Working in a cubicle as a programmer felt like a life sentence to 30-year-old Mohammed Zakaria. He only served three-years, though, years that paid well enough to make his dream a reality. “I have always wanted to follow my heart,” says the gangly young man as he gets on his board. Zakaria has been skateboarding since he was ten years old. He doesn’t get to skate much anymore, so he relishes this chance to hit the halfpipe for a photo-op. The skate park in Downtown Amman is his doing – and the reason he doesn’t have much time these days.
Finally, a place for the kids
Almost 7,000 square feet of ramps, edges, halfpipes, and other obstacles sit in the middle of a sun-singed open space: It is a dream come true for Amman’s skaters and bikers. When the scorching sun relents a little in the late afternoon, dozens of kids flock to the park to hang out or to pursue their sports – without getting in trouble with pedestrians or the police.
“We were always in the way,” Zakaria remembers his own youth on four wheels. “There are virtually no public places in Amman where you can skate, bike, dance hip-hop or do pretty much any sports without bothering someone.” The only public spaces that exist are either urban wastelands, garbage dumps, or undeveloped spaces that people use as garbage dumps. But he does not want to complain.
Zakaria presented his plans for a public skate park at the town hall and found a dedicated project partner in German NGO Make Life Skate Life. The city officials approved the park on the condition that it would not cost them anything, yet would be a municipal, openly accessible facility, conveniently located and easy to reach for the greatest possible number of kids. Hence, the perfect spot for it was the corner of the Balat quarter where upscale West Amman borders on poor East Amman.
Rallying the international skater community
From the intersection in front of the park, a road leads up to the artsy nightlife quarter that is currently hip in the Jordanian capital. Galleries and cafés line the narrow streets, you hear more English spoken in the streets than Arabic, brightly colored plant pots sit on sidewalks and hang from lantern posts. Refugees live at the bottom of the hill, the Palestinians have been here for decades, whereas the Iraqi, Syrian, and Somali families have arrived in recent years. The lanes are narrow and full of rubble. A huge portrait of King Abdullah is displayed on the nearby school. Across the street, three men are sitting on rubber tires, working on old cars with dirty hands. Residents are busy hanging their laundry on flat roofs, looking down upon the skaters, graffiti artists, break-dancers, and bikers below.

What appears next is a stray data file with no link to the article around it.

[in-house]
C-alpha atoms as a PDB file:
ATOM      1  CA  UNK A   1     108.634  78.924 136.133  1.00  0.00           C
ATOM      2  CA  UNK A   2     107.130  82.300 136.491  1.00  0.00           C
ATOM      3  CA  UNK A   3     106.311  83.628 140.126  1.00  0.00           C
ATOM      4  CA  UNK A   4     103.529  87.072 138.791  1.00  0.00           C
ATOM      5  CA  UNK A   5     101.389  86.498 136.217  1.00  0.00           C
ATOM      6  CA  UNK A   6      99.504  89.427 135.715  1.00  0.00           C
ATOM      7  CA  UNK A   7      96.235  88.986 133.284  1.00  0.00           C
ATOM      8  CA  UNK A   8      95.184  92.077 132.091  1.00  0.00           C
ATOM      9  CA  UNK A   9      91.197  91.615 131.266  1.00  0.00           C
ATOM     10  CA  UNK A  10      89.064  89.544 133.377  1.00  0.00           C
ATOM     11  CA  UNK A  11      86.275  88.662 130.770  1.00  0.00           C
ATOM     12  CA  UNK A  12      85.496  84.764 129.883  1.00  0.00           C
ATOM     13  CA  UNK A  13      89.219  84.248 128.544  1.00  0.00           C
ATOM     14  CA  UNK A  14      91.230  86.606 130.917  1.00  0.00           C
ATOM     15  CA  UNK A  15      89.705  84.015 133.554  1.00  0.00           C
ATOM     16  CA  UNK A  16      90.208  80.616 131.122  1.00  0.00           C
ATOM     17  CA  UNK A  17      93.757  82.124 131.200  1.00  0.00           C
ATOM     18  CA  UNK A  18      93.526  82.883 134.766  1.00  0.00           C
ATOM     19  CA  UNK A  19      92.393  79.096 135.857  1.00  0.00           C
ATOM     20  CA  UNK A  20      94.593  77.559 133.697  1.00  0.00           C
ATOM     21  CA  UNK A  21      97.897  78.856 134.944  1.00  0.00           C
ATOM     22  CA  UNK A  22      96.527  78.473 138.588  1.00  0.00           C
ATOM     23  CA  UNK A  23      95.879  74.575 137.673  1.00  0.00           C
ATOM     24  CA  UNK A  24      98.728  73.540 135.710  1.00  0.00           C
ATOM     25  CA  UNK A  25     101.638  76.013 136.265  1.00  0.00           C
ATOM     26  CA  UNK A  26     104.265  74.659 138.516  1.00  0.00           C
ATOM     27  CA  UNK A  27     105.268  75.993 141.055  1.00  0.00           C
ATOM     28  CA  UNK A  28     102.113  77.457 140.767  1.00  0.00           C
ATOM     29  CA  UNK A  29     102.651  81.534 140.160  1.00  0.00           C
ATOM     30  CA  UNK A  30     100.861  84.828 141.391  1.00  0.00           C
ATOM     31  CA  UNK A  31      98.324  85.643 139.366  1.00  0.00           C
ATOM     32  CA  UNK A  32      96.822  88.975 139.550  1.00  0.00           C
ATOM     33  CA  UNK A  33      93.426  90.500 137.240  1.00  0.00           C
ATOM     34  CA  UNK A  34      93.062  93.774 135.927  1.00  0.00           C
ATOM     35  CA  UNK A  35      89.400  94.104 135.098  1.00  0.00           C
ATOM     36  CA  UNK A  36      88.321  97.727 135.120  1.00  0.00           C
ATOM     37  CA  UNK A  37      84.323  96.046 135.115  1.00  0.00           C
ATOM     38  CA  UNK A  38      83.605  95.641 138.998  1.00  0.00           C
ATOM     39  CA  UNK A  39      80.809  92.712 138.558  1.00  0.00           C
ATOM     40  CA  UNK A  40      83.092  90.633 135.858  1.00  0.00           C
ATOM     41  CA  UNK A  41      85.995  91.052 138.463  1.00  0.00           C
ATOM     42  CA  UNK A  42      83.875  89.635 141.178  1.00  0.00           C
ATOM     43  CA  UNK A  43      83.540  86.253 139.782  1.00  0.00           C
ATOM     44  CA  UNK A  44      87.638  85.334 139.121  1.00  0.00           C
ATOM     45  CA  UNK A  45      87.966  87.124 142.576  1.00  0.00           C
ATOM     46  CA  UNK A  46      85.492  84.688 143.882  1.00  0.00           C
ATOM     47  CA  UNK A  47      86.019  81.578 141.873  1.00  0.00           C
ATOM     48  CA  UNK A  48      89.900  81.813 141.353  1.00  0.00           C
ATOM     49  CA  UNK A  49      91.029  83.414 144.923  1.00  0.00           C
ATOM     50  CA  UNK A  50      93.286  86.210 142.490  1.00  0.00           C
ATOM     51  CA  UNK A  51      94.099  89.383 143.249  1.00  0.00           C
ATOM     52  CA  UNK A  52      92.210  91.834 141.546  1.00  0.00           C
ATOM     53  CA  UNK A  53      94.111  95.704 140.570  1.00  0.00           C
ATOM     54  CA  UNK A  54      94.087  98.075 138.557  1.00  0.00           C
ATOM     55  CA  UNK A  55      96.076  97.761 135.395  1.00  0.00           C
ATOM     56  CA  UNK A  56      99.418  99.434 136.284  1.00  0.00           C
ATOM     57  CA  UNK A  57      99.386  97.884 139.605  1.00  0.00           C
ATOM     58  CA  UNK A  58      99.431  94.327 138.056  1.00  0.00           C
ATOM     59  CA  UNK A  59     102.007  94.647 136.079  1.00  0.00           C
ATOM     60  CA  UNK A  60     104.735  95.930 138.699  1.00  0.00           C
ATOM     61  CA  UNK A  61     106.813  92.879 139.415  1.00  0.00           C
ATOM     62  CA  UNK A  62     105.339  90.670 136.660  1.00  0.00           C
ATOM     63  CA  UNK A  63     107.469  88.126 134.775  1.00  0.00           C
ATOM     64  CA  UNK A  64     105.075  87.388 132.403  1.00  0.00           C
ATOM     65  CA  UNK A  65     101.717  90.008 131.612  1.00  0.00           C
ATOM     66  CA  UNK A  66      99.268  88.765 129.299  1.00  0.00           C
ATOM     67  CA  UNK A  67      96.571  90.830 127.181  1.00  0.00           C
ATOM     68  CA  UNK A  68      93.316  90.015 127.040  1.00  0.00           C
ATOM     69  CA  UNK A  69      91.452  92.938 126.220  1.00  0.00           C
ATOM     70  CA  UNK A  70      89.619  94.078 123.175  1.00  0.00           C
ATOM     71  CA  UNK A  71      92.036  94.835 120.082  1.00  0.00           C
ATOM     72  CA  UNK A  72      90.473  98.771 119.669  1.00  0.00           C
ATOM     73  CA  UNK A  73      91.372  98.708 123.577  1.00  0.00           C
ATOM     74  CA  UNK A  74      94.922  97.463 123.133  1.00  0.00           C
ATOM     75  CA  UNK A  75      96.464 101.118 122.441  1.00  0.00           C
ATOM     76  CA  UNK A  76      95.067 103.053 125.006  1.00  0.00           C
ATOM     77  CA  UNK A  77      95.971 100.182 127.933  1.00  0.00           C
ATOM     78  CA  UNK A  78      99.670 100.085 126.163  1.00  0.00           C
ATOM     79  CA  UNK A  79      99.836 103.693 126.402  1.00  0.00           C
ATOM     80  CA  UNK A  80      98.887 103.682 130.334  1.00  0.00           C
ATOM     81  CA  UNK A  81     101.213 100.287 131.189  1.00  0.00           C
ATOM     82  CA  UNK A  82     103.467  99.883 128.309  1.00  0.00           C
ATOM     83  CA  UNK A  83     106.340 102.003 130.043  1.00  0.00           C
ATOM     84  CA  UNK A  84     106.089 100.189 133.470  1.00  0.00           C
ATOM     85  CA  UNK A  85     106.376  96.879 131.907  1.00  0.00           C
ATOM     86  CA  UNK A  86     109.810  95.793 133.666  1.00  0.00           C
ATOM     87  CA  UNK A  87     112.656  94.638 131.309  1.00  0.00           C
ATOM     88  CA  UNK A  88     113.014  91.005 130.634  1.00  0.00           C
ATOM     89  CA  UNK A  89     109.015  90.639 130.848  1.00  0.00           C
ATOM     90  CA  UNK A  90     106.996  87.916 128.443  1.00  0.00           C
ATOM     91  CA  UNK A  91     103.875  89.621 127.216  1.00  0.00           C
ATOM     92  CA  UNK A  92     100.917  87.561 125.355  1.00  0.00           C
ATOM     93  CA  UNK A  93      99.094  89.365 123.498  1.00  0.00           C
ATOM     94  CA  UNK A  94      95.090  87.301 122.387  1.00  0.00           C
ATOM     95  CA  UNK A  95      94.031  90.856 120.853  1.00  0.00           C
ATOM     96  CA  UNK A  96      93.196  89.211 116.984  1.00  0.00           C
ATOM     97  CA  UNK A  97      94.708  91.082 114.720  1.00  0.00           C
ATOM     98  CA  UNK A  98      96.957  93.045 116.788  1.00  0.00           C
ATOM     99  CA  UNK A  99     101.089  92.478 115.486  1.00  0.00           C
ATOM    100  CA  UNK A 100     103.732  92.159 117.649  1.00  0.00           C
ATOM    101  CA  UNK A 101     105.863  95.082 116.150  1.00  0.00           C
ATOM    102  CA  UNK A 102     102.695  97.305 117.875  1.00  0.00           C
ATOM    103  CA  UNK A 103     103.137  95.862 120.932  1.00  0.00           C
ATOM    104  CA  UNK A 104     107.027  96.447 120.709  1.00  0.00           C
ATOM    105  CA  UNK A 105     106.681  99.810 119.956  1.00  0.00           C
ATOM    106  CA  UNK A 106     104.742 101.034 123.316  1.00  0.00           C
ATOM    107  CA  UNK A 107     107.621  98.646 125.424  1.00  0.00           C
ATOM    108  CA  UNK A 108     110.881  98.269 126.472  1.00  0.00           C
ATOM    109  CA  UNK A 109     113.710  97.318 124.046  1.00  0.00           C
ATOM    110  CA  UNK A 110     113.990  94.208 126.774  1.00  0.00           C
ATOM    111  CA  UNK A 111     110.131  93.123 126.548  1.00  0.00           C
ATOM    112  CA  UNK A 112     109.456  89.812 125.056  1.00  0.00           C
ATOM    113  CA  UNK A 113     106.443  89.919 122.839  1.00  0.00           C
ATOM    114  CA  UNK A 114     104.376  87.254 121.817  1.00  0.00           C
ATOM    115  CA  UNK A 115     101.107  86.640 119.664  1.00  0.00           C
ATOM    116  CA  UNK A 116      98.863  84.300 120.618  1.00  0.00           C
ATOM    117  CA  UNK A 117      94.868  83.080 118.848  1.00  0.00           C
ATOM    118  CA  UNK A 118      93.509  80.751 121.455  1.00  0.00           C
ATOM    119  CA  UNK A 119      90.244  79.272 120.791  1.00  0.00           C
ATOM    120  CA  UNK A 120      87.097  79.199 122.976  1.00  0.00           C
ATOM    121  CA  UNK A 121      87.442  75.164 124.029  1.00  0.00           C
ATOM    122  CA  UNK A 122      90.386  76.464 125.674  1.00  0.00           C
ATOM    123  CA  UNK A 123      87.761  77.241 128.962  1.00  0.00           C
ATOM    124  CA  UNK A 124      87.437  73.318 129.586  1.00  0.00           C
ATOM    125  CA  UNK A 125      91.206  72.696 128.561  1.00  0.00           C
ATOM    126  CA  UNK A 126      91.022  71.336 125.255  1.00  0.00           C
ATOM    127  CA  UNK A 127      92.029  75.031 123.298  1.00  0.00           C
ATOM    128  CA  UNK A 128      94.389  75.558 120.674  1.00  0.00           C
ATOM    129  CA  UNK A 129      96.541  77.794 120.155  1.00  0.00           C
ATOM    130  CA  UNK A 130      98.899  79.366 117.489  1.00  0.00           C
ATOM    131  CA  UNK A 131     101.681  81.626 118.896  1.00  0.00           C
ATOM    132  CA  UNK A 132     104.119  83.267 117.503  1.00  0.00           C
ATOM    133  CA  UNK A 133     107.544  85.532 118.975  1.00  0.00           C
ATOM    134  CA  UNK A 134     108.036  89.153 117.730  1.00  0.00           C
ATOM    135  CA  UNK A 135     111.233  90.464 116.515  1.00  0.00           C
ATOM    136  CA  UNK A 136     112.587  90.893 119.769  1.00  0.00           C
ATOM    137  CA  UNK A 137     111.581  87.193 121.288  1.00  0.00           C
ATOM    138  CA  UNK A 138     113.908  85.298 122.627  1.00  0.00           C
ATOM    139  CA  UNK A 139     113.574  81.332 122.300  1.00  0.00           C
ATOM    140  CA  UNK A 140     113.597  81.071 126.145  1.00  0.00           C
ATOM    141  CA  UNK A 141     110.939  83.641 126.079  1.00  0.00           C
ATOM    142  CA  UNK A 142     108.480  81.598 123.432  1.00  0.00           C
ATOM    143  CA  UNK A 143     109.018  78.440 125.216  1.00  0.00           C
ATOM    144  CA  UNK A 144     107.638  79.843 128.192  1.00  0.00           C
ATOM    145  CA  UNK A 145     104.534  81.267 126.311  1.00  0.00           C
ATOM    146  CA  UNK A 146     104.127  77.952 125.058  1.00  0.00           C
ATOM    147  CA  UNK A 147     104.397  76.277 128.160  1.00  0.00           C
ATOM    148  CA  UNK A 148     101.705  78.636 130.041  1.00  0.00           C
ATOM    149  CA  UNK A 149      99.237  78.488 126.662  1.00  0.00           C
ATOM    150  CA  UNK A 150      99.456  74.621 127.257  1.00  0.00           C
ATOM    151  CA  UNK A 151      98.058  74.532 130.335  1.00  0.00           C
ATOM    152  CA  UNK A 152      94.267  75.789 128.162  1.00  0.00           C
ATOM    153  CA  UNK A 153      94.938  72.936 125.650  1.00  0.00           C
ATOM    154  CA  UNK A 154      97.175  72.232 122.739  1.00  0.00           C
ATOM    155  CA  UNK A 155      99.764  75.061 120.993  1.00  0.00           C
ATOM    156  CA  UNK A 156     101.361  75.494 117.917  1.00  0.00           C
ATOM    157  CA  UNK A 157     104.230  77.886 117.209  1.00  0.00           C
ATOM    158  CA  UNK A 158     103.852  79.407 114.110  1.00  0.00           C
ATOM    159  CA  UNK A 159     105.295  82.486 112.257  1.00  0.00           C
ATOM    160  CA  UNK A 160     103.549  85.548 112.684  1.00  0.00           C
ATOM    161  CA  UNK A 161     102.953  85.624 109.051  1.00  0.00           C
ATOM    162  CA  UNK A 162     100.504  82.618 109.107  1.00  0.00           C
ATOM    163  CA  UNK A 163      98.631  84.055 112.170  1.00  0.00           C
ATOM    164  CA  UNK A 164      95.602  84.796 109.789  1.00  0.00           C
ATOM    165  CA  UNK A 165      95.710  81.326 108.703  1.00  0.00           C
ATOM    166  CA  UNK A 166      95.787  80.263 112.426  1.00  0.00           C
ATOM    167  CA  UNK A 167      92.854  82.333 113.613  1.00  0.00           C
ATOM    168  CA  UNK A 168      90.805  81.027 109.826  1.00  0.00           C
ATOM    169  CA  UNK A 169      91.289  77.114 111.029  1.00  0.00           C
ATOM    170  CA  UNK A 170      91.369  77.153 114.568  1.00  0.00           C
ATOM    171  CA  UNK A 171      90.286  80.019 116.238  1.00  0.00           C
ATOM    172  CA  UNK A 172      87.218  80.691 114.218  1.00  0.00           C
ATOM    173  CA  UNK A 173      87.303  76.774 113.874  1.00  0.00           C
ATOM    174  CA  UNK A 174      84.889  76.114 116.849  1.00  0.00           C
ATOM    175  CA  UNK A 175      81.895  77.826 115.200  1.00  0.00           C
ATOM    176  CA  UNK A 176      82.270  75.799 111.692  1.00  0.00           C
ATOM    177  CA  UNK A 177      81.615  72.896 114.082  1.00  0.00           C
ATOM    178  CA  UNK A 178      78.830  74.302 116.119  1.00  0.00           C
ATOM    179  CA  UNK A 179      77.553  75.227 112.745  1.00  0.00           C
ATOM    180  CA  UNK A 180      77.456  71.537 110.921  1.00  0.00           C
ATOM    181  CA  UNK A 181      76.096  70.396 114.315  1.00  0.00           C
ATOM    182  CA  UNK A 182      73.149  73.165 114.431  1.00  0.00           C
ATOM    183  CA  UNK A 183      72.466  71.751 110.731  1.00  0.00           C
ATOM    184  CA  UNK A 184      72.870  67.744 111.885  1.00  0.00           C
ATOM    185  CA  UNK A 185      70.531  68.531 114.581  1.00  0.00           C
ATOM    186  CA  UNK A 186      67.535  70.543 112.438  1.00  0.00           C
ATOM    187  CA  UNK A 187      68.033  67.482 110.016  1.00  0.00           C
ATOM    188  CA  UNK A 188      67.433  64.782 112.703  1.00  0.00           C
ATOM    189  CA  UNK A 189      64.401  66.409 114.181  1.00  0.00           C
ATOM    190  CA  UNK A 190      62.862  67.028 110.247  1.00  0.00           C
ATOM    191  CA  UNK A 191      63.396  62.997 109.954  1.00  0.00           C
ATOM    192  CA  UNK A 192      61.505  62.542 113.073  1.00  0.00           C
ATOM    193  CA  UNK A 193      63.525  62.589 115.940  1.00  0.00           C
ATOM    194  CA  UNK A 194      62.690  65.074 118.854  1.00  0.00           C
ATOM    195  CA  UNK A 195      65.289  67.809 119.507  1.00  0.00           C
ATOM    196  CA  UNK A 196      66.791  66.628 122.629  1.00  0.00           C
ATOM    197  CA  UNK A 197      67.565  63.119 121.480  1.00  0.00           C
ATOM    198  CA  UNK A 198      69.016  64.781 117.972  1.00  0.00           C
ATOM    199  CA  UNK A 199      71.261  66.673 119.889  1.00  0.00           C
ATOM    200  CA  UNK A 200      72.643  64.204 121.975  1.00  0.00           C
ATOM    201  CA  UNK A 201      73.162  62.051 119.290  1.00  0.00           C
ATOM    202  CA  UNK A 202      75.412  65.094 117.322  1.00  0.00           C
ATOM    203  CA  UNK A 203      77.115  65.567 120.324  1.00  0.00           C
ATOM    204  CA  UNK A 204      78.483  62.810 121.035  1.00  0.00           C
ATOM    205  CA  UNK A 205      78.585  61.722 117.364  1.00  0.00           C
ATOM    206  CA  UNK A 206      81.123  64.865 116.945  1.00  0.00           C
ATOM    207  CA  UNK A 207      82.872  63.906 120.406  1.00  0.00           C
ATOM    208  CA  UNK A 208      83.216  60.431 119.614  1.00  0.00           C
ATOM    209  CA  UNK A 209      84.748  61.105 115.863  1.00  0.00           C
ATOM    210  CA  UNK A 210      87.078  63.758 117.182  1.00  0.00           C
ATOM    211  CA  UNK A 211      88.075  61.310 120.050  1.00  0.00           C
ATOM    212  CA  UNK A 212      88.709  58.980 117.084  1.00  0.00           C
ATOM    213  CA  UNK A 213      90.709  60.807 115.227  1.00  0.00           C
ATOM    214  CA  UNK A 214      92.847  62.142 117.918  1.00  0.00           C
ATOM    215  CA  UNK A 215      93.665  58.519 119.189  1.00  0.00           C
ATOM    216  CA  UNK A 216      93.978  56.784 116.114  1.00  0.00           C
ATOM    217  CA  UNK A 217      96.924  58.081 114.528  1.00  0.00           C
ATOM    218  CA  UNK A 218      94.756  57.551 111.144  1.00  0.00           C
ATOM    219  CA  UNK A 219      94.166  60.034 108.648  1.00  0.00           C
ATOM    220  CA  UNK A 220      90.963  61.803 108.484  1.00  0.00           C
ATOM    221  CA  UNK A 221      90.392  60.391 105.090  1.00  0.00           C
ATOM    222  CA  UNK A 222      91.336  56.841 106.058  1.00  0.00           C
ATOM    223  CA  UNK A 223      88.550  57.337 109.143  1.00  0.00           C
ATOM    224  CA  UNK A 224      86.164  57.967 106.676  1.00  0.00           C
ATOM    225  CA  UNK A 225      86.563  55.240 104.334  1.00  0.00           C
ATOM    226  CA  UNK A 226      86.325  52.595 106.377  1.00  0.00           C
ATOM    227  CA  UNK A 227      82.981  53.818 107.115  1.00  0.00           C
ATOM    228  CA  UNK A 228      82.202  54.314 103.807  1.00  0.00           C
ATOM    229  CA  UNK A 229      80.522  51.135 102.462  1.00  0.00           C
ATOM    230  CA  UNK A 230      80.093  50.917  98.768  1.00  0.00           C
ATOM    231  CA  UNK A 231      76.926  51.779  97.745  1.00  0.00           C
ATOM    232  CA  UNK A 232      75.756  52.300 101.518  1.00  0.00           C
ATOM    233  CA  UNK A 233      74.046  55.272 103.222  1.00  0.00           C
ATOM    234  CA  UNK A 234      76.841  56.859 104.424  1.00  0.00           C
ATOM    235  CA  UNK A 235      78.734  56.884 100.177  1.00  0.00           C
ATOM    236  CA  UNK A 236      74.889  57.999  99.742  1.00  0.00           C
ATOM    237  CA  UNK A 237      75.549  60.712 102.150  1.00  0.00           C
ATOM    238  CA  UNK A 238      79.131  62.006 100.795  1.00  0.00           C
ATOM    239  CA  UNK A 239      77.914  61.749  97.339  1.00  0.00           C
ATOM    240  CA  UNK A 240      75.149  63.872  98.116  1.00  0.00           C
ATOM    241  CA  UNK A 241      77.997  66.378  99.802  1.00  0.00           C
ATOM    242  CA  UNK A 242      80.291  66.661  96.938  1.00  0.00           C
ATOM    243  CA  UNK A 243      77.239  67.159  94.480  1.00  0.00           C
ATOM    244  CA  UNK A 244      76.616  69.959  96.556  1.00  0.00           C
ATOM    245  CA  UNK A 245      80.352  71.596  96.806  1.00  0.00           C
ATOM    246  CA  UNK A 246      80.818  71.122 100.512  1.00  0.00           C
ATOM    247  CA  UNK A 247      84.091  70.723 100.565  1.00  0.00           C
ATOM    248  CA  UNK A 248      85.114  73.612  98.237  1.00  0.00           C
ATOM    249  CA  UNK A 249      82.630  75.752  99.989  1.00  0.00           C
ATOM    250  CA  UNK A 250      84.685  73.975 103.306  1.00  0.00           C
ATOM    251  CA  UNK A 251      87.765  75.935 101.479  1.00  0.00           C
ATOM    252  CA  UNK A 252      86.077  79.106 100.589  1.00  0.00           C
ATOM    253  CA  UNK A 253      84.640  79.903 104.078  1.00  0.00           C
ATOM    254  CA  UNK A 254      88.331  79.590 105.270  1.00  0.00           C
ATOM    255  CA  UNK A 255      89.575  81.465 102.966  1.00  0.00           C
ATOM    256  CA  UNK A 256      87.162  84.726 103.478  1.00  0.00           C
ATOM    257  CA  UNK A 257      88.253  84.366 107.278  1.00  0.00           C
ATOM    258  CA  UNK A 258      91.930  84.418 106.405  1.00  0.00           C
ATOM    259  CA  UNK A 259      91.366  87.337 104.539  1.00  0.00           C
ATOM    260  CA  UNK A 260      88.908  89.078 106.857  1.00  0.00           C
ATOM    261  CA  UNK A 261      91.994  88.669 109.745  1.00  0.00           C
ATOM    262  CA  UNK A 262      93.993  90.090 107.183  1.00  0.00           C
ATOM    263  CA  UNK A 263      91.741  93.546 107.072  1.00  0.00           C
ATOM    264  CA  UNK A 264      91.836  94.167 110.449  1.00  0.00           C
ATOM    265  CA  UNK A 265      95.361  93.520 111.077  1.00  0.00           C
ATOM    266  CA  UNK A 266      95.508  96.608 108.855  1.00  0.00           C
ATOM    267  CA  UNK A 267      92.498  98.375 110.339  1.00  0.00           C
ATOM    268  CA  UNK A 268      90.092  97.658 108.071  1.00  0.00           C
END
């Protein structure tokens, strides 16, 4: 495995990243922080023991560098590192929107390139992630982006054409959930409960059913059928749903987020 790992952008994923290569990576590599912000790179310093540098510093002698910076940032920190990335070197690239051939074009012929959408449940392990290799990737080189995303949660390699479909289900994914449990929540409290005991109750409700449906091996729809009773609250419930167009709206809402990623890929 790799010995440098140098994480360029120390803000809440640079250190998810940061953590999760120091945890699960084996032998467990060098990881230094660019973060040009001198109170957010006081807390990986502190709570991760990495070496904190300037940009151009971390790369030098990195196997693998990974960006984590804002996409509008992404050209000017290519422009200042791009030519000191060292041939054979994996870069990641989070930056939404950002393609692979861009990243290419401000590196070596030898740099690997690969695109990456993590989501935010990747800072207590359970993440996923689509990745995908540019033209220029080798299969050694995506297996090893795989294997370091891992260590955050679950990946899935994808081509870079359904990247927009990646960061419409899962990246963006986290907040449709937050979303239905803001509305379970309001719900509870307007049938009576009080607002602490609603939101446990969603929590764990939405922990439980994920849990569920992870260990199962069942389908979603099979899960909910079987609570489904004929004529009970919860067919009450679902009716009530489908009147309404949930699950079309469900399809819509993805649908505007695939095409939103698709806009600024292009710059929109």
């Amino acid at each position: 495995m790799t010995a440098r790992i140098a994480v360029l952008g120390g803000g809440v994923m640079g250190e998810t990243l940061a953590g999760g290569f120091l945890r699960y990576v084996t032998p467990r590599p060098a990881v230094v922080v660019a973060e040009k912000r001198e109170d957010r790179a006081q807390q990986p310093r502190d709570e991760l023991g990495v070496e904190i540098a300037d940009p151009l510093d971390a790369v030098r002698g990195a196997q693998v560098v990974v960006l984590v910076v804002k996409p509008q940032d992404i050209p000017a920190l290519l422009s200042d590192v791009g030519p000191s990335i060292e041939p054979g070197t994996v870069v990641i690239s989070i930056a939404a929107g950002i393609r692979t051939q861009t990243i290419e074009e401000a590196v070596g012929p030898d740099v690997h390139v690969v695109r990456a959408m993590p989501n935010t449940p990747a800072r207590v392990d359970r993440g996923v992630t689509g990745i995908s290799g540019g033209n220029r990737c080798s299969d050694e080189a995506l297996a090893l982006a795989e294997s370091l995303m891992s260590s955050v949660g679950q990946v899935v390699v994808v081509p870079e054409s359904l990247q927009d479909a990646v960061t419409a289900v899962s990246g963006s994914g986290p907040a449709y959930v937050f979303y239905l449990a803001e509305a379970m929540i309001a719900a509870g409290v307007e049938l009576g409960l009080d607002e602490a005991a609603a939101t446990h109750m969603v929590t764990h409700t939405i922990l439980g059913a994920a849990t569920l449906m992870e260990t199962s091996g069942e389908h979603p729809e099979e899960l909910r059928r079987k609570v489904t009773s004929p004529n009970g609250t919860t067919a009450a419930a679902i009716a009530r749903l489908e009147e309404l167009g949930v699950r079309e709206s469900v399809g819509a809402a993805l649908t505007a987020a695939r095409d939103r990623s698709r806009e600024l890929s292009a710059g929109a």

The 7Hills Skatepark, named after the seven hills on which Amman was originally built, opened on December 27, 2014 – three months after the crowdfunding campaign had cashed in the last dollar, dinar, or euro. The campaign exceeded its goal of 18,500 dollars, raising a total of 23,000 $ (approximately 20,000 €). Skaters from all over the world made donations to make this project a reality.
The construction phase was one big party already, Zakaria remembers. “It was really cool that so many people helped build the park, we had so much fun together.” Volunteers from Germany, England, the Czech Republic, and Algeria came to Amman to help dig and pour concrete. The neighbors lent a hand, as well. Even the imam from the mosque on the other side of the hill came over to high five everybody, Zakarik tells us with a grin.
More sports parks for Amman
Jordan’s first skate park quickly became a melting pot of youth culture, as Zakaria calls it. They held competitions where the kids could win skateboards, which was a huge draw for kids from East Amman, in particular. “7Hills” is skillfully graffitied onto a stone hut that initially served as a skateboard rental station. When kids kept burglarizing the rental hut – “it happens,” Zakaria says with a shrug – he simply gave every boy who regularly showed up his own board. Many of his boards had been donations, anyway. The thefts stopped and Zakaria was free to focus on new projects. In cooperation with a local refugee organization, he launched a skating project for girls from Syria and Iraq and held a culture festival in the skating bowl.
Zakaria, who prefers to be addressed by his last name, because there are ‘simply too many Mohammeds out there’, is a father figure to many of the kids despite his youthful demeanor. He chats with them, encourages them, sets them straight when necessary. One thing he still hasn’t figured out is how to get them to stop littering and use the garbage bins. “The first thing I do whenever I come here is give everybody a broom and get them to clean up – which they do without complaining.”
Zakaria would love to stop by more often, but meanwhile, he has started his own skateboard business that produces boards in Canada and then imports them to Jordan. He hopes to start manufacturing boards in Jordan soon. He also wants to open a skating school at the 7Hill Park and teach lessons himself every once in a while. It is doubtful whether he will find the time to do that. Even now he is on his way to the town hall again. If all works out, Amman will soon have another new sports park.